I don’t care for ‘titles’ and I would never refer to myself as a ‘photographer’. Like I explained above, I take pictures to show where I’ve been, and what I saw, and I would like them to represent that as much as possible. So, to that end, I will still do some simple processing via the native Windows Live Photo Gallery, which I find has the simple tools required for the task at hand.

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I had some fun taking pictures of these tall grasses, against the beautiful blue background that I had today.

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I spent hours in Lightroom processing these photos, just to see what it could do but, in the end, I decided that it just wasn’t worth it, and I would much rather spend all that time out in the bush, exploring, than sitting inside, in front of the computer. So, even though I did process these in Lightroom, I went back to Windows Live Photo Gallery to redo them, because I didn’t like the Lightroom results.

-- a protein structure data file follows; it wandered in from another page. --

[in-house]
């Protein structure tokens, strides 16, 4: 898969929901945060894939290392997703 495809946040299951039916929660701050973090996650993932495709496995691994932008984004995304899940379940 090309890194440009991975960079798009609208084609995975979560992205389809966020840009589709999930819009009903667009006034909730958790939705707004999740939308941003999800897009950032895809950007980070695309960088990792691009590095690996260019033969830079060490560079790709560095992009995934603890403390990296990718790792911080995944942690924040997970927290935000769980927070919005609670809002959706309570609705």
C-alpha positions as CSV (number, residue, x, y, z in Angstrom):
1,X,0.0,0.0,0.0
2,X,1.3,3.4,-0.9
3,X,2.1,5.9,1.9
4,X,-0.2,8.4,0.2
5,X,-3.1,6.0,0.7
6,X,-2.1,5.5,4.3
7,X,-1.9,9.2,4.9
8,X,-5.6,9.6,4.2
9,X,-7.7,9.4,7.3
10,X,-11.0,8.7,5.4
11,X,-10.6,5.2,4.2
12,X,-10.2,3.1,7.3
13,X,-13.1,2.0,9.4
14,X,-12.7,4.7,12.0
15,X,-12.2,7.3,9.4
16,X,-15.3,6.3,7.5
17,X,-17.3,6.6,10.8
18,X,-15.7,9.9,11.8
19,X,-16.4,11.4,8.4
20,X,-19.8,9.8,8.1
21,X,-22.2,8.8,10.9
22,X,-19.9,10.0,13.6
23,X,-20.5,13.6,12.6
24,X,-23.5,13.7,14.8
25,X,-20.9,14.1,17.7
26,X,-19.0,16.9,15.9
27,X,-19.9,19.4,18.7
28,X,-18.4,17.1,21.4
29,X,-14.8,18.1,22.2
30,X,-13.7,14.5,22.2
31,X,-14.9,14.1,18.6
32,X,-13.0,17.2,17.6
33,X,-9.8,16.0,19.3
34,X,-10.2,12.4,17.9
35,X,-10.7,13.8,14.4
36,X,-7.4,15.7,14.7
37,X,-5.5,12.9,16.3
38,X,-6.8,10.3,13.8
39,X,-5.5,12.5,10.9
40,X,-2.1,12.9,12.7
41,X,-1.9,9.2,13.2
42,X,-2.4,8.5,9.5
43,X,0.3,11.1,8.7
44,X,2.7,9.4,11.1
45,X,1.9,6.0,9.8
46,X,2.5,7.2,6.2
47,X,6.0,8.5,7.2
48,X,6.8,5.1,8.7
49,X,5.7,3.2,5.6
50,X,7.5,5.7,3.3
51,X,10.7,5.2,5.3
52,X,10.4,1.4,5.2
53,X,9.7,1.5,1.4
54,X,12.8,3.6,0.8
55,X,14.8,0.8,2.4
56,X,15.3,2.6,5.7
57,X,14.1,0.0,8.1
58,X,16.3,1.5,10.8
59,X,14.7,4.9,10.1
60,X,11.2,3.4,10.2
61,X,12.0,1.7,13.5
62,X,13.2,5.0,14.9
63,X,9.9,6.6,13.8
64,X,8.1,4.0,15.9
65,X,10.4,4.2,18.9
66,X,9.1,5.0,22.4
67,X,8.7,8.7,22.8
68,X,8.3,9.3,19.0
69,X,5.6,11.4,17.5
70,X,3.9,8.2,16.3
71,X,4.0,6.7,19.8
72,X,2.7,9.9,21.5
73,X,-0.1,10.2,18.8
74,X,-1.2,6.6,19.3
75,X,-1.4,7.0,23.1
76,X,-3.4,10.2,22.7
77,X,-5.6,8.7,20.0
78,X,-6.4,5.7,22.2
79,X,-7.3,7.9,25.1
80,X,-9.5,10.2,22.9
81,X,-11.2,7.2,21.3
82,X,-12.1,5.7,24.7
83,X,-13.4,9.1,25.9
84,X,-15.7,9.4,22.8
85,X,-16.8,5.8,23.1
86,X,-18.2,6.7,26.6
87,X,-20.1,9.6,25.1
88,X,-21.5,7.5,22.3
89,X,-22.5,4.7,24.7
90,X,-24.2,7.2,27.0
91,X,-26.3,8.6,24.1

Like a lot of things, photography is something that can be taken too seriously in life. I know that there are many photographers out there who devote all their time to ‘creating’ the best possible pictures, with all the latest, and very expensive, equipment. It reminds me of golf, when I see so much effort, and concentration, trying to get a little white ball into a hole in the ground. Really?

Sure, I like to get nice pictures, that represent the real scene, as best as possible, but there are certainly limits to which I will go. As I’ve always said, if I don’t enjoy something, I simply won’t do it, and I don’t enjoy overly processing the pictures that I take.

I don’t process videos in any way, they are straight out of the camera. Sometimes I might cut a piece out, if it’s too shaky, or something like that. I used to run videos through the YouTube software, but I stopped doing that because it reduces the quality somewhat.